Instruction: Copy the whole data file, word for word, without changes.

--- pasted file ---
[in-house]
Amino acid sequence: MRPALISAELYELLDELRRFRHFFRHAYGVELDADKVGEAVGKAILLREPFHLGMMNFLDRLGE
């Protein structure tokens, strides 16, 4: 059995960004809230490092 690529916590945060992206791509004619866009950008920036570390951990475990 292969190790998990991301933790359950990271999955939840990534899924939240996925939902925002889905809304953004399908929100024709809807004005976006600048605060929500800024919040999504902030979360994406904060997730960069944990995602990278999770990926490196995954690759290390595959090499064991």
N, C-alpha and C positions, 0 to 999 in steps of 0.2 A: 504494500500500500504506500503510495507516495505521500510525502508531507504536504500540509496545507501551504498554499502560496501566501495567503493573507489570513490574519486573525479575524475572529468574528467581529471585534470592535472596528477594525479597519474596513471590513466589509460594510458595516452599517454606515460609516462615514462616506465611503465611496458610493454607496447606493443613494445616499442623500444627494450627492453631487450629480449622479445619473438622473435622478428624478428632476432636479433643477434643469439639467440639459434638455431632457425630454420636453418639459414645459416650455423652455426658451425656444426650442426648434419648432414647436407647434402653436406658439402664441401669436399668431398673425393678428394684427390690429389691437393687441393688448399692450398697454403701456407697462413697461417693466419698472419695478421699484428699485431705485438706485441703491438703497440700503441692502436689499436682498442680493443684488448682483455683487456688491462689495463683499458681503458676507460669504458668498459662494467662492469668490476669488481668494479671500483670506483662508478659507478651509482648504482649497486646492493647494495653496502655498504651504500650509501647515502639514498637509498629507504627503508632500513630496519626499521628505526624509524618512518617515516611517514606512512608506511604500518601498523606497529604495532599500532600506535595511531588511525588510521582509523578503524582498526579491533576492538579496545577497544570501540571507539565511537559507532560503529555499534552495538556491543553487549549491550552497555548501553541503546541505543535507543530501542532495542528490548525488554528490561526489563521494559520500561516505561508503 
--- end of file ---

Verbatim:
[in-house]
Amino acid sequence: MRPALISAELYELLDELRRFRHFFRHAYGVELDADKVGEAVGKAILLREPFHLGMMNFLDRLGE
């Protein structure tokens, strides 16, 4: 059995960004809230490092 690529916590945060992206791509004619866009950008920036570390951990475990 292969190790998990991301933790359950990271999955939840990534899924939240996925939902925002889905809304953004399908929100024709809807004005976006600048605060929500800024919040999504902030979360994406904060997730960069944990995602990278999770990926490196995954690759290390595959090499064991």
N, C-alpha and C positions, 0 to 999 in steps of 0.2 A: 504494500500500500504506500503510495507516495505521500510525502508531507504536504500540509496545507501551504498554499502560496501566501495567503493573507489570513490574519486573525479575524475572529468574528467581529471585534470592535472596528477594525479597519474596513471590513466589509460594510458595516452599517454606515460609516462615514462616506465611503465611496458610493454607496447606493443613494445616499442623500444627494450627492453631487450629480449622479445619473438622473435622478428624478428632476432636479433643477434643469439639467440639459434638455431632457425630454420636453418639459414645459416650455423652455426658451425656444426650442426648434419648432414647436407647434402653436406658439402664441401669436399668431398673425393678428394684427390690429389691437393687441393688448399692450398697454403701456407697462413697461417693466419698472419695478421699484428699485431705485438706485441703491438703497440700503441692502436689499436682498442680493443684488448682483455683487456688491462689495463683499458681503458676507460669504458668498459662494467662492469668490476669488481668494479671500483670506483662508478659507478651509482648504482649497486646492493647494495653496502655498504651504500650509501647515502639514498637509498629507504627503508632500513630496519626499521628505526624509524618512518617515516611517514606512512608506511604500518601498523606497529604495532599500532600506535595511531588511525588510521582509523578503524582498526579491533576492538579496545577497544570501540571507539565511537559507532560503529555499534552495538556491543553487549549491550552497555548501553541503546541505543535507543530501542532495542528490548525488554528490561526489563521494559520500561516505561508503 